Is medical billing and coding a good career?

U.S. News & World Report ranked medical records technician (professionals that perform medical billing, medical coding or both) in the top 5 on its list of “25 Best Jobs that Don’t Require a College Degree," #12 in “Best Health Care Support Jobs” and on the “The 100 Best Jobs” list.


Course Objectives

  • Medical coding terminology is required for medical coding, including the structures and functions of the human body
  • The disorders and medical procedures common to each body system
  • Legal, ethical, and regulatory concepts central to the field, including HIPAA compliance and third-party guidelines for filing insurance claims
  • The main coding manuals: ICD-10-CM, ICD-10-PCS, CPT, and HCPCS Level II
  • How to code diagnoses, services, and procedures for all systems of the body
  • Fundamentals of medical billing & coding and medical terminology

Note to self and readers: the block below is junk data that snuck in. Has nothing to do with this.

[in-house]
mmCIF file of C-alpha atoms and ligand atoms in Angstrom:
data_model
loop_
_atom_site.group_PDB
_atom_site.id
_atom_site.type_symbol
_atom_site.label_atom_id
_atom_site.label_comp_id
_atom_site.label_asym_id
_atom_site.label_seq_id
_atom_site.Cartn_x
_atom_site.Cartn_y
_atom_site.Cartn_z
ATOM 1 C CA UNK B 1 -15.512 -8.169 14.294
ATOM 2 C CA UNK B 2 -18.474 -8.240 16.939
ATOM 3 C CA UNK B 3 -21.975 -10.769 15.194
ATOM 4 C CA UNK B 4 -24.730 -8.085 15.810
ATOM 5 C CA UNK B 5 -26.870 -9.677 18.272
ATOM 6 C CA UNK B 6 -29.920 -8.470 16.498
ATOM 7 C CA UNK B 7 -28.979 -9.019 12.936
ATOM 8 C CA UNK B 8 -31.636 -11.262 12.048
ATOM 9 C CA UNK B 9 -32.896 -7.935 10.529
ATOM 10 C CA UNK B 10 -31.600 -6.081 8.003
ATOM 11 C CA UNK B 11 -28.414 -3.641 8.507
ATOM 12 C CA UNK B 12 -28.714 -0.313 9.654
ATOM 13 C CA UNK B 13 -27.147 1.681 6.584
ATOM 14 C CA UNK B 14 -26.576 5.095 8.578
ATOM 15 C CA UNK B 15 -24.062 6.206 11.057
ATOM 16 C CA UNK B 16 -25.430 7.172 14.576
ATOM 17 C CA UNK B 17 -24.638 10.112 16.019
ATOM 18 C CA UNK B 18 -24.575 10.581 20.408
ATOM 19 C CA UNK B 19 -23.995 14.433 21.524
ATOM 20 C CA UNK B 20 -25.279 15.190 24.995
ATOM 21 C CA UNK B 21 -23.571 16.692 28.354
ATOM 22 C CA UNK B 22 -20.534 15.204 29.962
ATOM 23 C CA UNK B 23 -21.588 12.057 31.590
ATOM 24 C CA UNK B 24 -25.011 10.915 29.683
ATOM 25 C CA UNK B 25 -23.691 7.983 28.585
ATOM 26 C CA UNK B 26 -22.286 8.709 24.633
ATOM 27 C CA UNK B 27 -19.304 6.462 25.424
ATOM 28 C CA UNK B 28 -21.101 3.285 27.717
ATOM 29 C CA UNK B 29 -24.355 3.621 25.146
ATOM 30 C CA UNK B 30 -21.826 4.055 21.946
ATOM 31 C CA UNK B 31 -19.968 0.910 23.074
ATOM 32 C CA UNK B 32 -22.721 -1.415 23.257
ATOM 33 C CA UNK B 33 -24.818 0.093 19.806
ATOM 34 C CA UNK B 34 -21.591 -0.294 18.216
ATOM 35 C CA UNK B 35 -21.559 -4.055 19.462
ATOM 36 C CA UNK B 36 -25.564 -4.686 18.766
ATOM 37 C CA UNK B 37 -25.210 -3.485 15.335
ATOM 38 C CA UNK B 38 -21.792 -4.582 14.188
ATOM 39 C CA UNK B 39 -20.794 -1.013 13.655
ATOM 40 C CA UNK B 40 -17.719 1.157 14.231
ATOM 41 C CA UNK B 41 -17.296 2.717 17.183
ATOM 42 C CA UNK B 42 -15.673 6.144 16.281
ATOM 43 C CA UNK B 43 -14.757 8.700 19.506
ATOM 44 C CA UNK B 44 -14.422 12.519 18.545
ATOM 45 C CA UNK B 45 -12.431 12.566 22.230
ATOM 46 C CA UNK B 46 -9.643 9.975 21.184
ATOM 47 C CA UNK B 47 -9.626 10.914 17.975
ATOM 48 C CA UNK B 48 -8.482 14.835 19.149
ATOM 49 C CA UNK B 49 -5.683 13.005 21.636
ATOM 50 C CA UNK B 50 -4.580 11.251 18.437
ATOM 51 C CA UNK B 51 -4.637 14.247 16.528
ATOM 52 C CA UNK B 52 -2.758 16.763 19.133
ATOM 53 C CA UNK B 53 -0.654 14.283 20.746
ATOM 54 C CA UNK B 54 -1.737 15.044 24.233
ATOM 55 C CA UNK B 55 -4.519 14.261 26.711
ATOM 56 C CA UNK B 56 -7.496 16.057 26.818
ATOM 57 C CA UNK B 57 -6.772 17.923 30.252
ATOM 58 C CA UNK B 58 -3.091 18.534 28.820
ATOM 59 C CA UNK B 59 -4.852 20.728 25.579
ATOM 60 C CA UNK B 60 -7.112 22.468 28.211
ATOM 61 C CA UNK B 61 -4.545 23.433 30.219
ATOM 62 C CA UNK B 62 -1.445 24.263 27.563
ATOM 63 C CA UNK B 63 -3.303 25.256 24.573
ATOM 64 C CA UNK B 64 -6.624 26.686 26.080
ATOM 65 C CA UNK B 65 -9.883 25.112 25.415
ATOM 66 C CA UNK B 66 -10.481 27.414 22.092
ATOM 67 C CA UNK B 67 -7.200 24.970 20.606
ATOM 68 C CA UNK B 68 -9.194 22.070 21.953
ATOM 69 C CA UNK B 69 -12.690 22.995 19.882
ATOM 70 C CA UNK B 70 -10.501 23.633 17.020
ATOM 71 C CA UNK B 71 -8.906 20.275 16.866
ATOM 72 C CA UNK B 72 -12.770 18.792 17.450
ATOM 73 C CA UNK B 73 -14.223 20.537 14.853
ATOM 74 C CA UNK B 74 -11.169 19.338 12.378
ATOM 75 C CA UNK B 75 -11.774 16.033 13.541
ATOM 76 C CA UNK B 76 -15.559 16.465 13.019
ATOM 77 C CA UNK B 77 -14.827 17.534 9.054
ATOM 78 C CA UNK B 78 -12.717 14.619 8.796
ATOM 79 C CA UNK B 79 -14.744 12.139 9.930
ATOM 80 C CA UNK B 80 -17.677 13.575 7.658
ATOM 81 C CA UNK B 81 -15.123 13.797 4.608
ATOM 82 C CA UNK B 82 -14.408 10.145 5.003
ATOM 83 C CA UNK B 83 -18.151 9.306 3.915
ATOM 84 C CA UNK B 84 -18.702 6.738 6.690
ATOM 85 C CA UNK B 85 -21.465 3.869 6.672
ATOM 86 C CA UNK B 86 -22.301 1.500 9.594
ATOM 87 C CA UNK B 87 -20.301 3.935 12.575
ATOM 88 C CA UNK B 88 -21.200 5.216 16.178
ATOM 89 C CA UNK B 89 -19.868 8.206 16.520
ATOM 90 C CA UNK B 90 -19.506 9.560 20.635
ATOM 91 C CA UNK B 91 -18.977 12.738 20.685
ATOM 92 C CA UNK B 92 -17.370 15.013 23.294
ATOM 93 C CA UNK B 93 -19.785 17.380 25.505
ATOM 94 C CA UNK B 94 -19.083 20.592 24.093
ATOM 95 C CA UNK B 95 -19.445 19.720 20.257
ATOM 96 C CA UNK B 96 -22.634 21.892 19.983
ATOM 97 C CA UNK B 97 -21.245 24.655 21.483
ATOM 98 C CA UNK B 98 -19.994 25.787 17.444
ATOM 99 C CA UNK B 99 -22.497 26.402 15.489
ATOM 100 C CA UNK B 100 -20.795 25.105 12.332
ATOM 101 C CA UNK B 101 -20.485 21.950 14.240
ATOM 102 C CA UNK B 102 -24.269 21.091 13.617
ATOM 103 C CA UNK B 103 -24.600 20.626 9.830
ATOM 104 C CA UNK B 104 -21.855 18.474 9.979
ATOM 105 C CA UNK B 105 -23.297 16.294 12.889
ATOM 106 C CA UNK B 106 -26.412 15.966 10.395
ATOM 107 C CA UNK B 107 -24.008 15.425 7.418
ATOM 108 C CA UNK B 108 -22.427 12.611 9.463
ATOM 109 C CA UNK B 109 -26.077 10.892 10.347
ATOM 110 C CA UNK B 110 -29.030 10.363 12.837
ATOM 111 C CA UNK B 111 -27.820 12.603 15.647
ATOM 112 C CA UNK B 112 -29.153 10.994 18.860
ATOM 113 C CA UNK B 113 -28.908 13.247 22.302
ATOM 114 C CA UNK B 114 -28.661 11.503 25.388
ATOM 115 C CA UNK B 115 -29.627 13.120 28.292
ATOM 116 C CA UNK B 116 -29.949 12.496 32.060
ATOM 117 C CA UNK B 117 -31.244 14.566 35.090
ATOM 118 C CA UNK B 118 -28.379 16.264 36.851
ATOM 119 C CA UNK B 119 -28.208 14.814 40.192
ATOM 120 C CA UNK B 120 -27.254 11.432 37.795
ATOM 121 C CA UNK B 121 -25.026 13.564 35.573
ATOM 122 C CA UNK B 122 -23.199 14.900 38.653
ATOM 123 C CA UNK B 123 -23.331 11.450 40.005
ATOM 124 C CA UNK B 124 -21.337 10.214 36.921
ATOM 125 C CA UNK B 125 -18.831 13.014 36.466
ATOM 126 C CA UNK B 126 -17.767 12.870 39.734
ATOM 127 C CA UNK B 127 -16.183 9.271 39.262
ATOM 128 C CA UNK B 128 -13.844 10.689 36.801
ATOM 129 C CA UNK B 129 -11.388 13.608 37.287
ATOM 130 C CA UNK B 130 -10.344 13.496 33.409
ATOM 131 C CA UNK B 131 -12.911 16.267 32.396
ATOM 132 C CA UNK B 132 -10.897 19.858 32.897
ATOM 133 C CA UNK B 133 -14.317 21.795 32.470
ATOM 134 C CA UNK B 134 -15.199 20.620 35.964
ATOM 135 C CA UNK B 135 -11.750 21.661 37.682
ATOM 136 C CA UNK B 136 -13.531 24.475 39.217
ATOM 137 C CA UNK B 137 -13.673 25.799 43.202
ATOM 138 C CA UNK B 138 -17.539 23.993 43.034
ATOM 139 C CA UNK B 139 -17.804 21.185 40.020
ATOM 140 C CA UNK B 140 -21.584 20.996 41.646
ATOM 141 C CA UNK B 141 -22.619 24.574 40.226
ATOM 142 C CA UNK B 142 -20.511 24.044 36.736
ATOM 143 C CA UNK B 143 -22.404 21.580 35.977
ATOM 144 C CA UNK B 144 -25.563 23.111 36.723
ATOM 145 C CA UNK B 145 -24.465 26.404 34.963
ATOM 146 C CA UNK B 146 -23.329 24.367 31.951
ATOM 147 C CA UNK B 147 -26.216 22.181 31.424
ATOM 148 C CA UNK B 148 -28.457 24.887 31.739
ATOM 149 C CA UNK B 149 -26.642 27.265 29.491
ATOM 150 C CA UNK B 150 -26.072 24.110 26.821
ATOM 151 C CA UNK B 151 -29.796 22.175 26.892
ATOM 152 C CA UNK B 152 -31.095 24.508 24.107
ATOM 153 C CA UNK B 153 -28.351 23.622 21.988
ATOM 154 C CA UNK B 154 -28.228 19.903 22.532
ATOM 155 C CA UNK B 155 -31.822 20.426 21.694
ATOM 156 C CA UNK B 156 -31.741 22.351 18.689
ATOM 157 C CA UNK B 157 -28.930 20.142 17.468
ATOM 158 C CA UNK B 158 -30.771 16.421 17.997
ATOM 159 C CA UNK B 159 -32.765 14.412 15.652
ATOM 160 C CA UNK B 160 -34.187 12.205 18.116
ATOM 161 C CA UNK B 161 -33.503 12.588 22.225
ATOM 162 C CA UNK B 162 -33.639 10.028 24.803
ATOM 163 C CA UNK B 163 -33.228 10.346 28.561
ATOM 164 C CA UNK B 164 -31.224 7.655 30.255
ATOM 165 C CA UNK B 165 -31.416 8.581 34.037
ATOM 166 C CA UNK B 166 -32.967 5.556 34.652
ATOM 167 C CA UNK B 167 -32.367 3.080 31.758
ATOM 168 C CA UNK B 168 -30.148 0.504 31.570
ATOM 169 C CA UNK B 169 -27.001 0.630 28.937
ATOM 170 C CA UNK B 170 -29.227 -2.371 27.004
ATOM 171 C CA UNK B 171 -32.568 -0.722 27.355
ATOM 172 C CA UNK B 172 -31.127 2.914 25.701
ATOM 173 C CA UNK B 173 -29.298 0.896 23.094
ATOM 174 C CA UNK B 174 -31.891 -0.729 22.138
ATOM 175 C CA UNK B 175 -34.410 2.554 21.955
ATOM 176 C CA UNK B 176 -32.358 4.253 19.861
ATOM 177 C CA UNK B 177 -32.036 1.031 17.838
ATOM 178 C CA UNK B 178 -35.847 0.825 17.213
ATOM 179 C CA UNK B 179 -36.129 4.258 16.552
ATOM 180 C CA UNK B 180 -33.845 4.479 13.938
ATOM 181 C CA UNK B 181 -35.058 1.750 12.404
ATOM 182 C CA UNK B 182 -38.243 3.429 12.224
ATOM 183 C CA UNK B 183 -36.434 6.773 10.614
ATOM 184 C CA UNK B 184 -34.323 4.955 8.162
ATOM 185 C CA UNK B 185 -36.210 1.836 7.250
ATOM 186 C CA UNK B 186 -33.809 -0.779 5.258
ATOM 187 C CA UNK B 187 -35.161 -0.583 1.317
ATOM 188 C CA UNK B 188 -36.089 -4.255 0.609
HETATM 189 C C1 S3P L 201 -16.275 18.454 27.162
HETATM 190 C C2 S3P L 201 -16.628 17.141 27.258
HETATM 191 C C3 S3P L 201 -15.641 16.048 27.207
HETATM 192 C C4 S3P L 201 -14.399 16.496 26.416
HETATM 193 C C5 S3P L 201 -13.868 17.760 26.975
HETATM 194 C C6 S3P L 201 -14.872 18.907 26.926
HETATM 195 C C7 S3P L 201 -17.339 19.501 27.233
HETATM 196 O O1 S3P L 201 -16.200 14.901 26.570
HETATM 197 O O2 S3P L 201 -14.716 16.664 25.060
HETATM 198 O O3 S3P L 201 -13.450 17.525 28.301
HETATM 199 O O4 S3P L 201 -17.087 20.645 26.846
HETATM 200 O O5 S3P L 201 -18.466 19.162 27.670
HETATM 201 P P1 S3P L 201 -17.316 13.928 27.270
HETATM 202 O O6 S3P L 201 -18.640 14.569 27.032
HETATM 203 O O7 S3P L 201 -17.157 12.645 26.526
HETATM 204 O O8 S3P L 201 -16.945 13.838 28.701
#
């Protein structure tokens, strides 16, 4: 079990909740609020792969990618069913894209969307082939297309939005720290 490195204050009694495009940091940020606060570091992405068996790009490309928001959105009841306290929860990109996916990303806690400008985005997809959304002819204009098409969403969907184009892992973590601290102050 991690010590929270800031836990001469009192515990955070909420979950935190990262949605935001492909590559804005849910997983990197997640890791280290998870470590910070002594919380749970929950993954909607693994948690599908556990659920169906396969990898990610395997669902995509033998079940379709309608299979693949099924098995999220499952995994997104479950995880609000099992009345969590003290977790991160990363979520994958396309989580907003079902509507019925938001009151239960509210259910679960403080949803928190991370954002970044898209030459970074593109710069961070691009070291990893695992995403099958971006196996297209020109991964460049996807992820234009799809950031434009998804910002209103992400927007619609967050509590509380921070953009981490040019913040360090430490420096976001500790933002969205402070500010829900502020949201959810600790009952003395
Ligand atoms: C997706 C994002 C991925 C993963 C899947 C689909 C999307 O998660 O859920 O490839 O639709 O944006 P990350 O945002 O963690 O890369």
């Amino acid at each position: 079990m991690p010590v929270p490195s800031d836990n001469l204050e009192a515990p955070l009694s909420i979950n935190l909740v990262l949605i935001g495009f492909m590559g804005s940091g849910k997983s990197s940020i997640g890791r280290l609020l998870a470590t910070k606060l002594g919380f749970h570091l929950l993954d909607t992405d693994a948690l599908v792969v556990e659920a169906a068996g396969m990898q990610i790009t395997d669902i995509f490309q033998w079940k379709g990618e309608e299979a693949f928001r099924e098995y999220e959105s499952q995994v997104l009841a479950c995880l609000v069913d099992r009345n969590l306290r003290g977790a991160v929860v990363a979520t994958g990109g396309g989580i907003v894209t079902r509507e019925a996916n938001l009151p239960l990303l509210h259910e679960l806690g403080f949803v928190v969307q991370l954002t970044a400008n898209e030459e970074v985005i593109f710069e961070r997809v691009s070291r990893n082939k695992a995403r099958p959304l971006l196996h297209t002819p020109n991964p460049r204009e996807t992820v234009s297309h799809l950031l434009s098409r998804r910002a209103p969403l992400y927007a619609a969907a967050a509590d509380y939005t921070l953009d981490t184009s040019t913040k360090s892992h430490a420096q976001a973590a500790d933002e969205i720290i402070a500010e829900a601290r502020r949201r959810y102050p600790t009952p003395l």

• Word parts and the structures and functions of the human body


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Prerequisites and Requirements

 There are no prerequisites to take this course.




Nancy Smith

Nancy Smith has over 30 years of experience in the healthcare industry. Her clinical experience includes working as a medical assistant for a network of rural health clinics, and as a medical coder, insurance claims specialist, and medical records auditor. Nancy holds a bachelor's degree in vocational education and has developed and taught medical assistant programs.


LaTisha Cottingham

LaTisha Cottingham has over 20 years of experience in the healthcare industry. She has six years of teaching experience in the field of medical billing and coding and Medical Assisting. Currently she is employed as an HIM Analyst for a long-term care establishment that is based out of Alabama. 


Registration and Enrollment

 This course is 100% online. Start anytime.